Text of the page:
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Dungeons & Dragons is about fantasy. Things that happen in the game aren't real, we only pretend that they are. For example, shadow conjurations "are actually one-fifth (20%) as strong as the real things". However, there are ways of "enrealening" them, such as the Enhanced Shadow Reality feat (Dragon Magazine #325), the Shadowcrafter prestige class (Underdark, p.43), and turning to the dark side.

Next thing you know, the shadow magic is over 100%! Things just got real... too real. How do they work then?

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There is something philosophical, no doubt, in the fact that this hinges on your definition of "reality."

There is no rule that limits this percentage to unity (100%), and all of the mathematical operations in which it is used work fine with percentages above it. So from that end, realer than real could be a thing.

The question, then, is whether "reality" is a game-term, defined exclusively by the rules of the (Shadow) spells, or not and defined as in real life. If the former, then realer-than-real spells are possible, and succeeding on a saving throw causes you to be more affected than failing. If the latter, it's a matter of what you think reality is; whether or not it has some essentially fake quality that something can be more real than it.

Strict RAW, it seems to be a game term, so your damaging spells deal more damage. Your non-damaging spells always work.

And it doesn't matter because every DM should ban reality-improving effects, particularly the shadowcraft mage, on sight. (Why? Because the spells are too versatile like that. It's basically spontaneously casting the entire Sor/Wiz list. Plus a shadowcraft mage can be optimized to cast any spell, from a cantrip (silent image used as shadow evocation for miracle).)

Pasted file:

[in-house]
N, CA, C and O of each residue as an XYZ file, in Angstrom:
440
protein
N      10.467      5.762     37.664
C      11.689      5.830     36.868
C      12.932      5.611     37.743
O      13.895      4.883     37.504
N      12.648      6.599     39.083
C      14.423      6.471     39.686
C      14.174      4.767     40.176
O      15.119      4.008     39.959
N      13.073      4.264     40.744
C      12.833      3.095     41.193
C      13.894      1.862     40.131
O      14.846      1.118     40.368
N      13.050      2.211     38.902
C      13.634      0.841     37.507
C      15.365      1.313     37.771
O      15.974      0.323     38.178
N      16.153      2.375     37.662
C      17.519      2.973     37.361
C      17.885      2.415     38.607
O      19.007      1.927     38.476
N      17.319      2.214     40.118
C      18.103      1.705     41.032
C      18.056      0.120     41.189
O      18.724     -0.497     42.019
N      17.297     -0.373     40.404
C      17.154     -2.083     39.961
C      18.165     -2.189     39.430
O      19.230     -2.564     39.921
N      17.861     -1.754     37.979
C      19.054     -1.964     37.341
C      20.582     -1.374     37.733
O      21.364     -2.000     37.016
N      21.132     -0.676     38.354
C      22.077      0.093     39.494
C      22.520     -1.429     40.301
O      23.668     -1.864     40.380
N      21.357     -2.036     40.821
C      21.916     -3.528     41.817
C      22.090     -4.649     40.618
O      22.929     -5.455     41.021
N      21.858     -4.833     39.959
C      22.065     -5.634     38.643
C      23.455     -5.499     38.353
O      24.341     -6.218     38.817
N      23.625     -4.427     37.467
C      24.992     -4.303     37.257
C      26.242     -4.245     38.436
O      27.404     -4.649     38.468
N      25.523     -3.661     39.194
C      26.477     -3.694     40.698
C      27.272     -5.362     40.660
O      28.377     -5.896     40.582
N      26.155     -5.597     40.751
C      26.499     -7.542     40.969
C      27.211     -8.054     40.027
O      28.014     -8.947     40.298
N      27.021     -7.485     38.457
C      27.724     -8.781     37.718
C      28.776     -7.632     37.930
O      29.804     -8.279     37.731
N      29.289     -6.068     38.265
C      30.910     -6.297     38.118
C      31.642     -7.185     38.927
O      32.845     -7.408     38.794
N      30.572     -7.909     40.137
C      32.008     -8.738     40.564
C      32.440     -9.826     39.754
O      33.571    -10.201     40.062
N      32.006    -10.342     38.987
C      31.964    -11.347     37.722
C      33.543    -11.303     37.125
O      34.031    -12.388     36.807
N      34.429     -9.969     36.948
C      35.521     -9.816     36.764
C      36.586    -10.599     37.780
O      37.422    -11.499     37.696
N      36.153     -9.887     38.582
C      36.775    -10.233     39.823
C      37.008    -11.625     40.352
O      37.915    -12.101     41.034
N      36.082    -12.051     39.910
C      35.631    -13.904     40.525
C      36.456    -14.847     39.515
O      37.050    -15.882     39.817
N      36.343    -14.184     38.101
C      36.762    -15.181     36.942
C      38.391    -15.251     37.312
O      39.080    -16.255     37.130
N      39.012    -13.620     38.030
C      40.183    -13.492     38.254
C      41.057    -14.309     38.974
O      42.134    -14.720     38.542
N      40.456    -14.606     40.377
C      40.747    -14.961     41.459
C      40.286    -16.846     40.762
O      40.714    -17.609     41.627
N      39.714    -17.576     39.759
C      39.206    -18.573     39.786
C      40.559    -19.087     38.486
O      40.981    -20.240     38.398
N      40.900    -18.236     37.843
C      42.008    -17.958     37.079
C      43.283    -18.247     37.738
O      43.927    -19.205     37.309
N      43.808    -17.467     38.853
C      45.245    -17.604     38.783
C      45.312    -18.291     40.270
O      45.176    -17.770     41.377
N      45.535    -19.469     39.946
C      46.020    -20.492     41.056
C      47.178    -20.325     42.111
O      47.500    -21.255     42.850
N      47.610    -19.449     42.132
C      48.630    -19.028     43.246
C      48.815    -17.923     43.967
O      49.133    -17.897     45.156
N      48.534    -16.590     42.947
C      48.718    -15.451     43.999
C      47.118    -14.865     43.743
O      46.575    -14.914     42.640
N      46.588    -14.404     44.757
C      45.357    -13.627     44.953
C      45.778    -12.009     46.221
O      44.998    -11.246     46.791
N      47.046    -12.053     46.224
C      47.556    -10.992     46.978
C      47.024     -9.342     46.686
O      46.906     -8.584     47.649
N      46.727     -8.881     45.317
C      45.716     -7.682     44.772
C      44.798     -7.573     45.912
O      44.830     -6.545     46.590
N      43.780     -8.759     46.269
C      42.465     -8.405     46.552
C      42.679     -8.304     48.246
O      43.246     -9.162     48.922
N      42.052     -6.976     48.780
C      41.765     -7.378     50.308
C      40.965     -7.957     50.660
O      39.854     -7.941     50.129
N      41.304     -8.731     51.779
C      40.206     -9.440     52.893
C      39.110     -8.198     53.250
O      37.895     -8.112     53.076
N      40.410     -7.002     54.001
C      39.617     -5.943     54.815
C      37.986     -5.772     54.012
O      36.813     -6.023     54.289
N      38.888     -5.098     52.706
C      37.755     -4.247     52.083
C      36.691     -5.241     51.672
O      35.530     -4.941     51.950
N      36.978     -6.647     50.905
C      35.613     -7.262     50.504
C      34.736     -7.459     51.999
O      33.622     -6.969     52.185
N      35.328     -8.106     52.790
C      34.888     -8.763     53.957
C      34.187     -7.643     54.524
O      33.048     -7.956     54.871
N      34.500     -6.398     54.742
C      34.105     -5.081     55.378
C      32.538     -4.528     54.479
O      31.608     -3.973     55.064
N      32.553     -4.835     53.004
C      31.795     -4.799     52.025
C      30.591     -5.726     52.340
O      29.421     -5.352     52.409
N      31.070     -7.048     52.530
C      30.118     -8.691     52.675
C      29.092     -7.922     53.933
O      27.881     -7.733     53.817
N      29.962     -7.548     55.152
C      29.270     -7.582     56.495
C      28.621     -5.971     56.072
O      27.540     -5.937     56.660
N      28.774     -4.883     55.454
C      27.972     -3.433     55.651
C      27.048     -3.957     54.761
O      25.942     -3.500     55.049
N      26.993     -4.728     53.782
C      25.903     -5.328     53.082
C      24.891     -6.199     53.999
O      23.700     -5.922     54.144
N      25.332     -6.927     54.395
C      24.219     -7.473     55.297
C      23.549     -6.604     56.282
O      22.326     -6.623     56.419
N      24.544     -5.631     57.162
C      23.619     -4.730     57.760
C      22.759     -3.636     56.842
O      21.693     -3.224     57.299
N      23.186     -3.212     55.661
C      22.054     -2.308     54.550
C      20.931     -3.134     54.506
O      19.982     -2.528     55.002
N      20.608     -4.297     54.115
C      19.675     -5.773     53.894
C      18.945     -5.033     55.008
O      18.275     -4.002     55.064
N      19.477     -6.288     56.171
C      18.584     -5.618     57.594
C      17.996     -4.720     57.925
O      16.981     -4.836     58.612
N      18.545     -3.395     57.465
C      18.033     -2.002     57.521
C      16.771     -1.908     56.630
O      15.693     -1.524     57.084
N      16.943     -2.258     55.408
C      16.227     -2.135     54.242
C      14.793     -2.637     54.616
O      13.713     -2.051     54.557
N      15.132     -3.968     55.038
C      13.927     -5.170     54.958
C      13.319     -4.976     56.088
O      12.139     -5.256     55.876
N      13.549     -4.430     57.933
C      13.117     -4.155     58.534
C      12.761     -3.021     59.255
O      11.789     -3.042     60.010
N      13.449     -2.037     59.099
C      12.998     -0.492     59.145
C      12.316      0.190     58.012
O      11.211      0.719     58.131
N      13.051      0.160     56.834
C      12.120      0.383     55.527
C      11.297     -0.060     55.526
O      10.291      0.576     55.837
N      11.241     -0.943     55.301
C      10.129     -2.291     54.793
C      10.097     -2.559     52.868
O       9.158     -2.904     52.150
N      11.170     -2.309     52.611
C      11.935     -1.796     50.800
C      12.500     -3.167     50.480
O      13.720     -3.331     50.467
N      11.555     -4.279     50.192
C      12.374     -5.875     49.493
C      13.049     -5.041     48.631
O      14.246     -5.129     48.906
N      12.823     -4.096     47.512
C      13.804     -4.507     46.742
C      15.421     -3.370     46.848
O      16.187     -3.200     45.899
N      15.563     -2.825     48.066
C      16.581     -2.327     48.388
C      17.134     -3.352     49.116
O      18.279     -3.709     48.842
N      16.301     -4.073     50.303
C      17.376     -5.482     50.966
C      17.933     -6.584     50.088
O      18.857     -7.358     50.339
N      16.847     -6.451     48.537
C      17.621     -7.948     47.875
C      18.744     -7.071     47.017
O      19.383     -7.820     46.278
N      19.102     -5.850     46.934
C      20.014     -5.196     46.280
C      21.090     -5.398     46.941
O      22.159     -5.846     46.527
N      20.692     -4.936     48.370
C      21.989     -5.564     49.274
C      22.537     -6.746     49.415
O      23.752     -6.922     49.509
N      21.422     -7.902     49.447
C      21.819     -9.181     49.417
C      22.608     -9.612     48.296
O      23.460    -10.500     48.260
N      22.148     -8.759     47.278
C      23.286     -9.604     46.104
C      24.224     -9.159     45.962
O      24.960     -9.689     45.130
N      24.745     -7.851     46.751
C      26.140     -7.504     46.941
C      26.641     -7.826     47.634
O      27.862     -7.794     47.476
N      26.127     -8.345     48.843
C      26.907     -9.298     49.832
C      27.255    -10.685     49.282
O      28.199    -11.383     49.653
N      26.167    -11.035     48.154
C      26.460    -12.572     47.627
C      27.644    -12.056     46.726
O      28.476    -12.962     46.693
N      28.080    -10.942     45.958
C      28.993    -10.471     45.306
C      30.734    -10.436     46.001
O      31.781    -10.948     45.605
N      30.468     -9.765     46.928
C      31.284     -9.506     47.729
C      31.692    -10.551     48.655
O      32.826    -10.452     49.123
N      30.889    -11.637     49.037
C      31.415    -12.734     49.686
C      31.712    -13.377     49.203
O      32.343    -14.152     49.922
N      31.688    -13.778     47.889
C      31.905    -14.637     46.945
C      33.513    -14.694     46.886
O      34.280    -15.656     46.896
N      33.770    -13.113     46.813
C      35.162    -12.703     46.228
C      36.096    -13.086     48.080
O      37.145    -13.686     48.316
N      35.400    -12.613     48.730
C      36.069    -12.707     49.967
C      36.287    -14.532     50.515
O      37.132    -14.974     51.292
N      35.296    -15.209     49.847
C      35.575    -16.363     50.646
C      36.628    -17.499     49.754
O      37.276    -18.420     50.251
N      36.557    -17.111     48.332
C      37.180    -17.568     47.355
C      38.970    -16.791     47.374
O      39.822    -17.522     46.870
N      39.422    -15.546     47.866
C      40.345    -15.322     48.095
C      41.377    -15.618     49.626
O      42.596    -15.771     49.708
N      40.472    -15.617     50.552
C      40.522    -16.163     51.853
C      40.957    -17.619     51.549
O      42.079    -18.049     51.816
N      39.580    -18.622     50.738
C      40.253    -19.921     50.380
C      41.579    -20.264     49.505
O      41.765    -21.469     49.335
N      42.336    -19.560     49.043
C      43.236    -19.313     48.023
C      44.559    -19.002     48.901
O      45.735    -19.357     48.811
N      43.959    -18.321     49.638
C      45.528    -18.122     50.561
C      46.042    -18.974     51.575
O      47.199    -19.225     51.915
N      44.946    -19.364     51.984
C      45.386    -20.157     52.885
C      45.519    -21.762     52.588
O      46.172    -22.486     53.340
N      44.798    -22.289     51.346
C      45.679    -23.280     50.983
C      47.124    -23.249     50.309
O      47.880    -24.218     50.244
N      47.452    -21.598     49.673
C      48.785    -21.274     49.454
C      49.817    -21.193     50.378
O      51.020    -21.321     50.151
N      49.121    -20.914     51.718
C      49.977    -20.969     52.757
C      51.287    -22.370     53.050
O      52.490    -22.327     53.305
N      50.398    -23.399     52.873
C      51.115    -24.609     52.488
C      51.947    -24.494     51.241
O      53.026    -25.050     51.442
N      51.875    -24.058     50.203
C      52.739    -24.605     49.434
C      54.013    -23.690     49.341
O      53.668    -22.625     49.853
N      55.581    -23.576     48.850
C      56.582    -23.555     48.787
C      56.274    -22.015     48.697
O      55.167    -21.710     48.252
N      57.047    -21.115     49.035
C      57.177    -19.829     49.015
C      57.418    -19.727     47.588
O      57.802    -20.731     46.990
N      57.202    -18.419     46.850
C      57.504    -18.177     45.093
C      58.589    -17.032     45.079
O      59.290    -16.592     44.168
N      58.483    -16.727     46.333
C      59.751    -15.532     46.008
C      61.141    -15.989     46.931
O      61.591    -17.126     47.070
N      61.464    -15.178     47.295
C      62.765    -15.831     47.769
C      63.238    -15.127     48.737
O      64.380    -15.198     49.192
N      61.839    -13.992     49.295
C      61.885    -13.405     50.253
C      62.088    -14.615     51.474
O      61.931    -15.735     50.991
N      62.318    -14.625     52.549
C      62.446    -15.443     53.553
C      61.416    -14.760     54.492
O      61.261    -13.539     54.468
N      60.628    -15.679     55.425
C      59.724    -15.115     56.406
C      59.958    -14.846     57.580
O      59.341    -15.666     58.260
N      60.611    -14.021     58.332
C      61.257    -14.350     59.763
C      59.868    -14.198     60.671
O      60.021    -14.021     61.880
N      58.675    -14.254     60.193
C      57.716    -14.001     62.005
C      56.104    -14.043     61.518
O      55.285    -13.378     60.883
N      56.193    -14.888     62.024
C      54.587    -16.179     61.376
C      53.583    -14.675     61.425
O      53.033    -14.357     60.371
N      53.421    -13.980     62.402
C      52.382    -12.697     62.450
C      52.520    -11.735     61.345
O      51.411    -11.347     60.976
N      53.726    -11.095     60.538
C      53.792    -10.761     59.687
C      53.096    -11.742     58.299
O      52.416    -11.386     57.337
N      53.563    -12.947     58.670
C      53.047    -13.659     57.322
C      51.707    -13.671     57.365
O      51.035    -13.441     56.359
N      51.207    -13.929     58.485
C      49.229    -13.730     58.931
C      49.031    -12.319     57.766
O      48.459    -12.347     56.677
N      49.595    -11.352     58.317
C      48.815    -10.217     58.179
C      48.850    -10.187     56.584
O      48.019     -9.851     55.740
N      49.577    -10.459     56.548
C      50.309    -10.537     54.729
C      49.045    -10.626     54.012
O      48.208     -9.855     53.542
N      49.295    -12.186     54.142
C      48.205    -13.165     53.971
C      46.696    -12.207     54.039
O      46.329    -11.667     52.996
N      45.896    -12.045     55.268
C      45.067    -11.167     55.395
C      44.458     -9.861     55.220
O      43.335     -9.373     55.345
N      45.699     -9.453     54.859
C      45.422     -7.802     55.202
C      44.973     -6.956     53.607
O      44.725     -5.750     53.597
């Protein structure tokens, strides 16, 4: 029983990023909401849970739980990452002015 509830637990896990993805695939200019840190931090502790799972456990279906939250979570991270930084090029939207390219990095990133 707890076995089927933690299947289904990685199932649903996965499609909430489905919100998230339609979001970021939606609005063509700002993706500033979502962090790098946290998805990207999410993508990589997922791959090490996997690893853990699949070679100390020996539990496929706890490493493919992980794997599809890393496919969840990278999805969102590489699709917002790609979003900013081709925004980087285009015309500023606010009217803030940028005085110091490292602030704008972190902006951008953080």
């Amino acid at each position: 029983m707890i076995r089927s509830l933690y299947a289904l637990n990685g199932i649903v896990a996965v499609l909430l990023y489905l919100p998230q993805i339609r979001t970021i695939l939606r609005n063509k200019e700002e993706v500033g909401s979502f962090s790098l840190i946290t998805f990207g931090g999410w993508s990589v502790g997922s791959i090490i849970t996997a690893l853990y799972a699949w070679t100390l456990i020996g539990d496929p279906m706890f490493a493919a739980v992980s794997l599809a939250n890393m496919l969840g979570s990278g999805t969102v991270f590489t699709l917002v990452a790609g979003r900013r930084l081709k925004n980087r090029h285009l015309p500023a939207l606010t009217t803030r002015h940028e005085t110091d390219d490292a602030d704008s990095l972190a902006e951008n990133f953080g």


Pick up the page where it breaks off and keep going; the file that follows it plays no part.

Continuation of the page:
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  • \$\begingroup\$ Maybe I'm overlooking something, but the shadowcraft mage's supernatural ability shadow illusion says that he "can use the altered spell to mimic any sorcerer or wizard conjuration (summoning), conjuration (creation), or evocation spell at least one level lower than the illusion spell" (RS 122) (emphasis mine). How does that equate to turning silent images into miracles? \$\endgroup\$ – Hey I Can Chan Aug 2 '17 at 15:08
  • \$\begingroup\$ @HeyICanChan Look up the killer gnome build for how to get from there to here. \$\endgroup\$ – KRyan Aug 2 '17 at 15:09
  • \$\begingroup\$ Fair enough, although that was tougher to find than I would've liked. (With Brilliant Gameologists gone, the build stub is here and the explanation is here.) Although this does seem more a problem with metamagic reducers—which are almost universally broken—than realer-than-real illusions. \$\endgroup\$ – Hey I Can Chan Aug 2 '17 at 15:39
  • \$\begingroup\$ @HeyICanChan It’s still one of the most formidable applications of metamagic reducers in existence, and that’s saying something. Spontaneous access to very nearly every spell ever is not something that happens automatically with metamagic reduction. And less than reality would be a serious flaw in this approach without shadowcraft mage. \$\endgroup\$ – KRyan Aug 2 '17 at 15:43
  • \$\begingroup\$ Huh. Because a spell affected by the supernatural ability shadow spells "functions identically to the shadow conjuration or shadow evocation spell," wouldn't such an altered silent image inherit those spells' limitations? That is, wouldn't evocation school spells still be limited to Sor/Wiz spells of 4th-level and lower and conjuration and creation subschool spells still be limited to Sor/Wiz spells of 3rd-level and lower? Or have I missed something else? (Seriously, if you could point me at a thread at that addresses my concerns that'd be awesome, and I'll totally drop this.) \$\endgroup\$ – Hey I Can Chan Aug 2 '17 at 16:00

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